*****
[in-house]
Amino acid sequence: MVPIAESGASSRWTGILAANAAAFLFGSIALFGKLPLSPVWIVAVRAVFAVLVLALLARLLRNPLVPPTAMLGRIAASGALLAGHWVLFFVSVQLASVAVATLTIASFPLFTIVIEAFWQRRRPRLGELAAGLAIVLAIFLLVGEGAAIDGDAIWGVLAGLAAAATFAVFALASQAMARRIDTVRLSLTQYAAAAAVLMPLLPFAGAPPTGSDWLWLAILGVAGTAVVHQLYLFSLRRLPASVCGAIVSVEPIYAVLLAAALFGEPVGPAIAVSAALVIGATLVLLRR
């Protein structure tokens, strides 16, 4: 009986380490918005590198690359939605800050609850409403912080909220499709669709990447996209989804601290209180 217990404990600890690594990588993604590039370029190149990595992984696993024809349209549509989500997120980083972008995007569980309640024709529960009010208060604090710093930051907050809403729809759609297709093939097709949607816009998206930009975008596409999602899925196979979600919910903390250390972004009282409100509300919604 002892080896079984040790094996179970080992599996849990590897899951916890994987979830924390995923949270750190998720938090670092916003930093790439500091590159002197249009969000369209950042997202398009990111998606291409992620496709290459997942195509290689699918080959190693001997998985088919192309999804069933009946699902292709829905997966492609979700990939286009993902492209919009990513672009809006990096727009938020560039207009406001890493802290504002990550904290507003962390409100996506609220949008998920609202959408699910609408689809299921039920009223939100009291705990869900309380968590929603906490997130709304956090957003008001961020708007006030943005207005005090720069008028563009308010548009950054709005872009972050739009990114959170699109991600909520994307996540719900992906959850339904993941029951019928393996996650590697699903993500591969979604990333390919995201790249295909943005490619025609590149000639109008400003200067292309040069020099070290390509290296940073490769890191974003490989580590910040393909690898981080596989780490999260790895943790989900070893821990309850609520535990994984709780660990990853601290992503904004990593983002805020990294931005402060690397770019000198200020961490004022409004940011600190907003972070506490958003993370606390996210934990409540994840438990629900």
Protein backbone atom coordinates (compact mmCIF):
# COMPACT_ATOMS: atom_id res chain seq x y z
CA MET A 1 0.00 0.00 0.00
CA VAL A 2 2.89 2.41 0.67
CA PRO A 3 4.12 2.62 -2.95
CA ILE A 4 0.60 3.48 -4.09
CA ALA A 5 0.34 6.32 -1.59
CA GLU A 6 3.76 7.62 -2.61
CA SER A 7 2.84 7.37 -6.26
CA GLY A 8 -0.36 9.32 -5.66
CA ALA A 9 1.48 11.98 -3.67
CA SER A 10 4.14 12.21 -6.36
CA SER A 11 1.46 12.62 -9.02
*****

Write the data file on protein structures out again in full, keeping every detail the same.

[in-house]
Amino acid sequence: MVPIAESGASSRWTGILAANAAAFLFGSIALFGKLPLSPVWIVAVRAVFAVLVLALLARLLRNPLVPPTAMLGRIAASGALLAGHWVLFFVSVQLASVAVATLTIASFPLFTIVIEAFWQRRRPRLGELAAGLAIVLAIFLLVGEGAAIDGDAIWGVLAGLAAAATFAVFALASQAMARRIDTVRLSLTQYAAAAAVLMPLLPFAGAPPTGSDWLWLAILGVAGTAVVHQLYLFSLRRLPASVCGAIVSVEPIYAVLLAAALFGEPVGPAIAVSAALVIGATLVLLRR
């Protein structure tokens, strides 16, 4: 009986380490918005590198690359939605800050609850409403912080909220499709669709990447996209989804601290209180 217990404990600890690594990588993604590039370029190149990595992984696993024809349209549509989500997120980083972008995007569980309640024709529960009010208060604090710093930051907050809403729809759609297709093939097709949607816009998206930009975008596409999602899925196979979600919910903390250390972004009282409100509300919604 002892080896079984040790094996179970080992599996849990590897899951916890994987979830924390995923949270750190998720938090670092916003930093790439500091590159002197249009969000369209950042997202398009990111998606291409992620496709290459997942195509290689699918080959190693001997998985088919192309999804069933009946699902292709829905997966492609979700990939286009993902492209919009990513672009809006990096727009938020560039207009406001890493802290504002990550904290507003962390409100996506609220949008998920609202959408699910609408689809299921039920009223939100009291705990869900309380968590929603906490997130709304956090957003008001961020708007006030943005207005005090720069008028563009308010548009950054709005872009972050739009990114959170699109991600909520994307996540719900992906959850339904993941029951019928393996996650590697699903993500591969979604990333390919995201790249295909943005490619025609590149000639109008400003200067292309040069020099070290390509290296940073490769890191974003490989580590910040393909690898981080596989780490999260790895943790989900070893821990309850609520535990994984709780660990990853601290992503904004990593983002805020990294931005402060690397770019000198200020961490004022409004940011600190907003972070506490958003993370606390996210934990409540994840438990629900």
Protein backbone atom coordinates (compact mmCIF):
# COMPACT_ATOMS: atom_id res chain seq x y z
CA MET A 1 0.00 0.00 0.00
CA VAL A 2 2.89 2.41 0.67
CA PRO A 3 4.12 2.62 -2.95
CA ILE A 4 0.60 3.48 -4.09
CA ALA A 5 0.34 6.32 -1.59
CA GLU A 6 3.76 7.62 -2.61
CA SER A 7 2.84 7.37 -6.26
CA GLY A 8 -0.36 9.32 -5.66
CA ALA A 9 1.48 11.98 -3.67
CA SER A 10 4.14 12.21 -6.36
CA SER A 11 1.46 12.62 -9.02